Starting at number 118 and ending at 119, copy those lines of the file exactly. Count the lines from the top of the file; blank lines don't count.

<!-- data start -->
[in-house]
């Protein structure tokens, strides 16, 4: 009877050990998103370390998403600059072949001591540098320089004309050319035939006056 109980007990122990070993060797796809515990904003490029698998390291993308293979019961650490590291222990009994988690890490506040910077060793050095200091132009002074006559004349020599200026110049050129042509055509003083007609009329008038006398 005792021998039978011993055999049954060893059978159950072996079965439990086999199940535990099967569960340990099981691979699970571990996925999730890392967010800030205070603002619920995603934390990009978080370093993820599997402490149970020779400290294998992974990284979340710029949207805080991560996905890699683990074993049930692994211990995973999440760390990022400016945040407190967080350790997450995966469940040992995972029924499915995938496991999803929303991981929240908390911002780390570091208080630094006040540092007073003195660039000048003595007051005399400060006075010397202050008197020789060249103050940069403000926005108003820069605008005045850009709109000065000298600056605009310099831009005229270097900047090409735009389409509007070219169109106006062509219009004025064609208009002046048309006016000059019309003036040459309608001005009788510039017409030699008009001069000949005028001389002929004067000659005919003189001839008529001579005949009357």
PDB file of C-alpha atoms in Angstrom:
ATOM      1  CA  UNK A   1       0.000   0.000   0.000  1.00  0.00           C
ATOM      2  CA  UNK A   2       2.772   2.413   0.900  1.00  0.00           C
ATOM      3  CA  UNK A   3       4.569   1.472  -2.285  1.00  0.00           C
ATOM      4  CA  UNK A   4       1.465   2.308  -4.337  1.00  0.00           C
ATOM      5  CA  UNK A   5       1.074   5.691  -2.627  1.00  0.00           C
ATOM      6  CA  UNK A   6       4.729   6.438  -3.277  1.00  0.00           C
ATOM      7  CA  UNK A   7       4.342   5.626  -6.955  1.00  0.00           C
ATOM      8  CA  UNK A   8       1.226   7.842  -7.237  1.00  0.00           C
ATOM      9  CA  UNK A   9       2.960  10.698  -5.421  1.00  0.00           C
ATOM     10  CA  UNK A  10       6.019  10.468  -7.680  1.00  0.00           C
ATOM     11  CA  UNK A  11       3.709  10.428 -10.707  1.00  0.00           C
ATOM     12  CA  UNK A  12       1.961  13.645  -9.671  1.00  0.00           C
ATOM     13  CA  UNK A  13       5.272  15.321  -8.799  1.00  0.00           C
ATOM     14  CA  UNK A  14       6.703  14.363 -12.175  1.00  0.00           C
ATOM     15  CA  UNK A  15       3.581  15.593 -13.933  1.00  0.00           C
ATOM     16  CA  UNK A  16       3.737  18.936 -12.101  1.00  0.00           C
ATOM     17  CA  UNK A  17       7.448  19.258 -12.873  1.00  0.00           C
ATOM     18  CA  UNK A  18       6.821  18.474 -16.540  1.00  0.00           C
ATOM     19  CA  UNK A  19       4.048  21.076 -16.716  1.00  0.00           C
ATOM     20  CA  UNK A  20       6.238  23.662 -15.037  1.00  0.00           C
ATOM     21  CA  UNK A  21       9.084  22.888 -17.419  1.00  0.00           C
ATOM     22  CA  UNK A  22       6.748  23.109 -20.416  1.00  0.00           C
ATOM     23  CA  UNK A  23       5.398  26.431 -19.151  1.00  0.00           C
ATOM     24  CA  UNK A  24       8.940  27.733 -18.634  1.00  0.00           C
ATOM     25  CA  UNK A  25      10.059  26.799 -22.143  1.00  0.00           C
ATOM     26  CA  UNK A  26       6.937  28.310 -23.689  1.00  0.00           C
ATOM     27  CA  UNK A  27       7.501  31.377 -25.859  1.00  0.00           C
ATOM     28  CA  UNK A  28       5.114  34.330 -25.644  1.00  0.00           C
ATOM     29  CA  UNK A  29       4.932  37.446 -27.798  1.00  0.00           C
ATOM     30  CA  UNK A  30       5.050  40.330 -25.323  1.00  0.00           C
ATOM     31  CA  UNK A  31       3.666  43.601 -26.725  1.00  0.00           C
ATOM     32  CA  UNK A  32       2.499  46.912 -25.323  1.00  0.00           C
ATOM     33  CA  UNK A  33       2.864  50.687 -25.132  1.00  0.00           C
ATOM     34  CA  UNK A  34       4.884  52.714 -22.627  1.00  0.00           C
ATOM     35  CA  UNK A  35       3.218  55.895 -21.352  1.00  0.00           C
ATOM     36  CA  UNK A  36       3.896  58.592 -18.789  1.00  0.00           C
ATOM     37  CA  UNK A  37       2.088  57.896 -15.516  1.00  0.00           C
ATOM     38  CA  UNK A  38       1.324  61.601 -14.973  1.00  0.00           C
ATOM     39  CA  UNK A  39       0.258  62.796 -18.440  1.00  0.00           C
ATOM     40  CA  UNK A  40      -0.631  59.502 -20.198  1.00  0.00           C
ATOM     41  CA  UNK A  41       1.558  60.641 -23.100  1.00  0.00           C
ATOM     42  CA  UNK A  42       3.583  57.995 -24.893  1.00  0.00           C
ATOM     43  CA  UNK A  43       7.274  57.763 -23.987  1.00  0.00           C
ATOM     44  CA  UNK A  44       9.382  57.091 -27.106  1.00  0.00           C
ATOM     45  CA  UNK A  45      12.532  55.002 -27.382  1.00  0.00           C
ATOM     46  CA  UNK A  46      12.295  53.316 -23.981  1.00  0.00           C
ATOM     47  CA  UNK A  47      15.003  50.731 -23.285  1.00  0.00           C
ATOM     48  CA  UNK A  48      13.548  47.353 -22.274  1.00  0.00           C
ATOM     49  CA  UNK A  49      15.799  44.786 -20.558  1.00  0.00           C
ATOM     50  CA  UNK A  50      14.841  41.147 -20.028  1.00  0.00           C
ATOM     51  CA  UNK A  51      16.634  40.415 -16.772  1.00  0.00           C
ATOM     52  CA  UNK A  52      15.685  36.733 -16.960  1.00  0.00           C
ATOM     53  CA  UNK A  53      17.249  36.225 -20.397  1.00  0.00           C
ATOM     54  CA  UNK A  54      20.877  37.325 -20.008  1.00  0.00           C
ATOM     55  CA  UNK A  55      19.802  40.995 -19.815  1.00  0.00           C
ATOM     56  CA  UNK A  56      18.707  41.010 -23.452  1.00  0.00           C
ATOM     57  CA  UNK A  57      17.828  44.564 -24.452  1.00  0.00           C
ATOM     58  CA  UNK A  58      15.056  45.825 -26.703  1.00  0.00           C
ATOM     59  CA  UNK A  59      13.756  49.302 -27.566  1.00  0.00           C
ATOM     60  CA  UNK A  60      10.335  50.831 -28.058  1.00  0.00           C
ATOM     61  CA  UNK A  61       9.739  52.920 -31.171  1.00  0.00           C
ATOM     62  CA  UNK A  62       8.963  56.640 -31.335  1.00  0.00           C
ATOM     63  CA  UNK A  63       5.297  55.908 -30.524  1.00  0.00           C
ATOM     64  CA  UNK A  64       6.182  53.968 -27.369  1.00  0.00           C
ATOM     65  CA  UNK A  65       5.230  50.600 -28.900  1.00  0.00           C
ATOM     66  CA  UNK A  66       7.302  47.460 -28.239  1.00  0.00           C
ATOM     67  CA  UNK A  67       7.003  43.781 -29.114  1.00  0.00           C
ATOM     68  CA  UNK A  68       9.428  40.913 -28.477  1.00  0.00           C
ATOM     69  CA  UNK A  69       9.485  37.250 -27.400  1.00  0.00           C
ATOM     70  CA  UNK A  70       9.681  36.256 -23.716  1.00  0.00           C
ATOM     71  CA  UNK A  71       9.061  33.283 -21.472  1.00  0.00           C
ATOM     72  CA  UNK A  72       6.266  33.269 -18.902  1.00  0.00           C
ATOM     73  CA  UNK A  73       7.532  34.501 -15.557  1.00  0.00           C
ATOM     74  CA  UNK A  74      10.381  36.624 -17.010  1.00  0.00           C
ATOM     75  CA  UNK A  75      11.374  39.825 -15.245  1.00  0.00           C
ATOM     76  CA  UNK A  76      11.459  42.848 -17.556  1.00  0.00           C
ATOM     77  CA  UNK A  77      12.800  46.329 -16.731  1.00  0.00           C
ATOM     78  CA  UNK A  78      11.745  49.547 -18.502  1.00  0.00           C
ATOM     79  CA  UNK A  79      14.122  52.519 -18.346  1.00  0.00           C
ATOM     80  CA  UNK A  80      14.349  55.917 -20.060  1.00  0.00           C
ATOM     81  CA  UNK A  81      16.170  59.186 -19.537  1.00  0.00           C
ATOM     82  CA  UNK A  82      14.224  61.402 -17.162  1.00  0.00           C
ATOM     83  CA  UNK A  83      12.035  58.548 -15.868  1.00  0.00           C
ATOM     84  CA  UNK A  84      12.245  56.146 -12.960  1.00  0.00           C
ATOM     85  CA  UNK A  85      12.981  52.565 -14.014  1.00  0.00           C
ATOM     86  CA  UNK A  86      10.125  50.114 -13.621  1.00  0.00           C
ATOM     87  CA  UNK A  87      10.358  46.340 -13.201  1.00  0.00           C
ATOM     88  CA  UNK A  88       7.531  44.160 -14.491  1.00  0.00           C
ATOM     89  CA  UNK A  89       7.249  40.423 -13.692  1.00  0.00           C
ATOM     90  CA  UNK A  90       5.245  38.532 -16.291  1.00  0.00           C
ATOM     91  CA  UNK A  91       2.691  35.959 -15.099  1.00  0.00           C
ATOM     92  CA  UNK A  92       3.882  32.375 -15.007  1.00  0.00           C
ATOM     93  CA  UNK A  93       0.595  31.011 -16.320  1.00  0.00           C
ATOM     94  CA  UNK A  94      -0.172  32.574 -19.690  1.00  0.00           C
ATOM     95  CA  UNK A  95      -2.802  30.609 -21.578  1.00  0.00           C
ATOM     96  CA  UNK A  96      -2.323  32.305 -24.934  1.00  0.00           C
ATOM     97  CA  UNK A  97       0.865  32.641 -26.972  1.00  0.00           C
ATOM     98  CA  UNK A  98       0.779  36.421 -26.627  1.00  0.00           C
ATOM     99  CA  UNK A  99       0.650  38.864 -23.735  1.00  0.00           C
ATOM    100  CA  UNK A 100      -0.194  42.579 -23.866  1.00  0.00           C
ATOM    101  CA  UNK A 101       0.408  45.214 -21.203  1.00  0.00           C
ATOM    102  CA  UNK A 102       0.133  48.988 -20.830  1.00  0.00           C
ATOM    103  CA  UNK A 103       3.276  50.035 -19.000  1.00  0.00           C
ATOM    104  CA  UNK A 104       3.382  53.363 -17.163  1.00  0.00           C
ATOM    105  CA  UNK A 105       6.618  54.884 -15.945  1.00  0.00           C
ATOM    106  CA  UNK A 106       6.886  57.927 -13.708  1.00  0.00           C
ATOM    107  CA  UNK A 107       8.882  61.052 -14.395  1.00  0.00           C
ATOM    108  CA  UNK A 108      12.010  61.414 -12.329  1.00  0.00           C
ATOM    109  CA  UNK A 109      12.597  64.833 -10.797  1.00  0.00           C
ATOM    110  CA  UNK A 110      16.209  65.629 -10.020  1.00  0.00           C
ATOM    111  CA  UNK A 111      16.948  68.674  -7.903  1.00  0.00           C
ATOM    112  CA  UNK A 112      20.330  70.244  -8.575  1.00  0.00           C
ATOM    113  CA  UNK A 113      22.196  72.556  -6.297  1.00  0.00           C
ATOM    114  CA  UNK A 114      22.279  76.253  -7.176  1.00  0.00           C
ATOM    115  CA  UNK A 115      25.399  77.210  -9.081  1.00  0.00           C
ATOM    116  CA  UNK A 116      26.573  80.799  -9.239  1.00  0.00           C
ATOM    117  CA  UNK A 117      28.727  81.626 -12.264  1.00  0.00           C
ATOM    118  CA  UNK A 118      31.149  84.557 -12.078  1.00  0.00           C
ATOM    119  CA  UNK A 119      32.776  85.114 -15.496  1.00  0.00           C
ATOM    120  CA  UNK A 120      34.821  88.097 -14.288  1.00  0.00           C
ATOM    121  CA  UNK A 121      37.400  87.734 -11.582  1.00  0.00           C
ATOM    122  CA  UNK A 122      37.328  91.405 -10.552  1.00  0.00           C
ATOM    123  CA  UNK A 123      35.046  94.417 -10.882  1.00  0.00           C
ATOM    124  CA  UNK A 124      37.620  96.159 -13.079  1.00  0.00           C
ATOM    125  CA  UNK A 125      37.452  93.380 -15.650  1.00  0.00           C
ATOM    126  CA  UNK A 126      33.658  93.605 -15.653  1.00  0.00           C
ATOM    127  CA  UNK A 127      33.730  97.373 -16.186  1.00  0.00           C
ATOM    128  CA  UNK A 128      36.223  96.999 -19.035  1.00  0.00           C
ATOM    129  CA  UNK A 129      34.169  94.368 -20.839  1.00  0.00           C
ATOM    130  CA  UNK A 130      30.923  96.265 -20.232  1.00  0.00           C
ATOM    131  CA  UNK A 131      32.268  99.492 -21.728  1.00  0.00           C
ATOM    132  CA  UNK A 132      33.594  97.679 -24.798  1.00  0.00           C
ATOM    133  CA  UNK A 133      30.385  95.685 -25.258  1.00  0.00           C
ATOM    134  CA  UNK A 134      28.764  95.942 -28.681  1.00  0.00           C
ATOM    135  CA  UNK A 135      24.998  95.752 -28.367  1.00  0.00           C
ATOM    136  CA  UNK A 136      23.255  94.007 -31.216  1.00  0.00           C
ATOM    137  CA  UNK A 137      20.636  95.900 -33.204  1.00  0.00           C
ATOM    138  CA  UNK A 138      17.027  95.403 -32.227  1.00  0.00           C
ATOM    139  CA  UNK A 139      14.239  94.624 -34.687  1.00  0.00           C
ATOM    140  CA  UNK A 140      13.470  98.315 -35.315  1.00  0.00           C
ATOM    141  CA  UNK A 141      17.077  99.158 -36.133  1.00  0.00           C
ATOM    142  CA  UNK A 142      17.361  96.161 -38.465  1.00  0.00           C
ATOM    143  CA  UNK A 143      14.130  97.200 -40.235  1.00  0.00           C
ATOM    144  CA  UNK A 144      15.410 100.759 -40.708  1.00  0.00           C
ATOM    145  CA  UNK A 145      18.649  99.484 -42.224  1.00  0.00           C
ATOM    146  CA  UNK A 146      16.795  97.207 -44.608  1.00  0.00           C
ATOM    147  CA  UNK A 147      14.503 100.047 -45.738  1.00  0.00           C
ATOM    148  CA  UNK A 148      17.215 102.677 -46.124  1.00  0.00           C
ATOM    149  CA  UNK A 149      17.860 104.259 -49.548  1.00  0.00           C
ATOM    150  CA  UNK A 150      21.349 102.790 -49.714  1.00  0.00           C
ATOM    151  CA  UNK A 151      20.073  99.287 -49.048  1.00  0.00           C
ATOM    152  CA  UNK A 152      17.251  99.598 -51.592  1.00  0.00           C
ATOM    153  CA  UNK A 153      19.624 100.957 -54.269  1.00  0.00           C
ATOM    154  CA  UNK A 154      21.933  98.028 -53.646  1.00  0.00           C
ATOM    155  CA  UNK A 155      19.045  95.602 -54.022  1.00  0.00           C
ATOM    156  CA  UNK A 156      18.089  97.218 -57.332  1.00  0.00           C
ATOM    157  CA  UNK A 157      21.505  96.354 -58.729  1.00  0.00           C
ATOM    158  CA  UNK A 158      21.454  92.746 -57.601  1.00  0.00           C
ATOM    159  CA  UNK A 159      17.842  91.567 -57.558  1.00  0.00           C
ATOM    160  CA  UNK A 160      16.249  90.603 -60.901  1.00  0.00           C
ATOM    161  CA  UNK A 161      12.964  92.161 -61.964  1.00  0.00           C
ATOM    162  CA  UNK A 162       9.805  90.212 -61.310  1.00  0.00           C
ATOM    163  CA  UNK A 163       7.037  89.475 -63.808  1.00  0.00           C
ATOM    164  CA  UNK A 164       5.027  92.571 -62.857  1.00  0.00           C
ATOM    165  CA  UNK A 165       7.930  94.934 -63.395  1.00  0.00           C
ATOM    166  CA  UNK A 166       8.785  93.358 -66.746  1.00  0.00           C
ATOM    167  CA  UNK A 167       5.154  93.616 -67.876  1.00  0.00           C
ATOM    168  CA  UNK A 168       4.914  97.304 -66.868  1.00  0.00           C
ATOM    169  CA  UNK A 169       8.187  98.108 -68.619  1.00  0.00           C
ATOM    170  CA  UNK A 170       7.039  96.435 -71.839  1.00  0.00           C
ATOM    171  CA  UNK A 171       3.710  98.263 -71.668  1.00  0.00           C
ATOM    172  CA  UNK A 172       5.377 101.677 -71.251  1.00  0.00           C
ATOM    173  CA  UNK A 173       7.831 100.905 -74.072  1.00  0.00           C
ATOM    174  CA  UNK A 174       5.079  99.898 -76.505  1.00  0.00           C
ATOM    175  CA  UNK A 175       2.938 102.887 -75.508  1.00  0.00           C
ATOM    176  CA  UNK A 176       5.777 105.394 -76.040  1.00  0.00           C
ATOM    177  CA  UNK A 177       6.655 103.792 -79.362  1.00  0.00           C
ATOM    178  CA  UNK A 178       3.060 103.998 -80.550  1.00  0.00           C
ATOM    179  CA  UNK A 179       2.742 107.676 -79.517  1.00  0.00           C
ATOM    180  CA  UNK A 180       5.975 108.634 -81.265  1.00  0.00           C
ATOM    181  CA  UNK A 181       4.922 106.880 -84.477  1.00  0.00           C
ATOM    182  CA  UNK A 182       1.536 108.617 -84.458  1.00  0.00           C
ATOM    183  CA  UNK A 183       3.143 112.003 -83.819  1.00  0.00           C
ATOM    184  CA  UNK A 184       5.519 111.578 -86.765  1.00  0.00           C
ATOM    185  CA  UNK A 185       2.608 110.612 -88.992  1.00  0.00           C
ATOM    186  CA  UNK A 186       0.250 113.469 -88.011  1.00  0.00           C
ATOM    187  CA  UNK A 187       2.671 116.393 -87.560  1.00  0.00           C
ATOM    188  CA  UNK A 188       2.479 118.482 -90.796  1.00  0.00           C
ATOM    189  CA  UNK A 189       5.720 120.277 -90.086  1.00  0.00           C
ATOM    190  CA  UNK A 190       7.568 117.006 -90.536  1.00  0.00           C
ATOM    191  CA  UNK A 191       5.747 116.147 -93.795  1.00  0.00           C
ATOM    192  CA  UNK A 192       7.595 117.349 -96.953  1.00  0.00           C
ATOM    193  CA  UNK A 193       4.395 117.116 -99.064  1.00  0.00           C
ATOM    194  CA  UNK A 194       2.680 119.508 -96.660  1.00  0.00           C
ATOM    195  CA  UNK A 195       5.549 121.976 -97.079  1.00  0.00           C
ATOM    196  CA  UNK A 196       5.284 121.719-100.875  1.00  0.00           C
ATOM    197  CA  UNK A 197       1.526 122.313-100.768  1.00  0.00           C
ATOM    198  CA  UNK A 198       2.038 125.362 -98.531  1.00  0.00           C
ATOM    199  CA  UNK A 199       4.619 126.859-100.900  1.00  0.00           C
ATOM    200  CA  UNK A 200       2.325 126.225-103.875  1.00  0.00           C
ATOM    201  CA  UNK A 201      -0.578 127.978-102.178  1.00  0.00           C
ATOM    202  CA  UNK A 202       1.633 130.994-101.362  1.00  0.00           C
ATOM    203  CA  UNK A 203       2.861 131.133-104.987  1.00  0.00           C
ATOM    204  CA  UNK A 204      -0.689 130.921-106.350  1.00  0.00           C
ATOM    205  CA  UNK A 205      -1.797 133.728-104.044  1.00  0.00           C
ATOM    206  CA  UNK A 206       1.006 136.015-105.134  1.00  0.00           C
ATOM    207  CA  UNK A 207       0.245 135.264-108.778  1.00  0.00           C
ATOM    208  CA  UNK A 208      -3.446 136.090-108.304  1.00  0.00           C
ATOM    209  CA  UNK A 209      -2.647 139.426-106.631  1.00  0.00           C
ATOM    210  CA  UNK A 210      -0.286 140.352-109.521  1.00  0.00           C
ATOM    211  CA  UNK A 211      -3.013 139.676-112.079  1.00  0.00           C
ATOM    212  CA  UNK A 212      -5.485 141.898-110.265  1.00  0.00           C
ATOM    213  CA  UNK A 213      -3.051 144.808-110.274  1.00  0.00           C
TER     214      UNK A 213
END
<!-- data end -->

ATOM    115  CA  UNK A 115      25.399  77.210  -9.081  1.00  0.00           C
ATOM    116  CA  UNK A 116      26.573  80.799  -9.239  1.00  0.00           C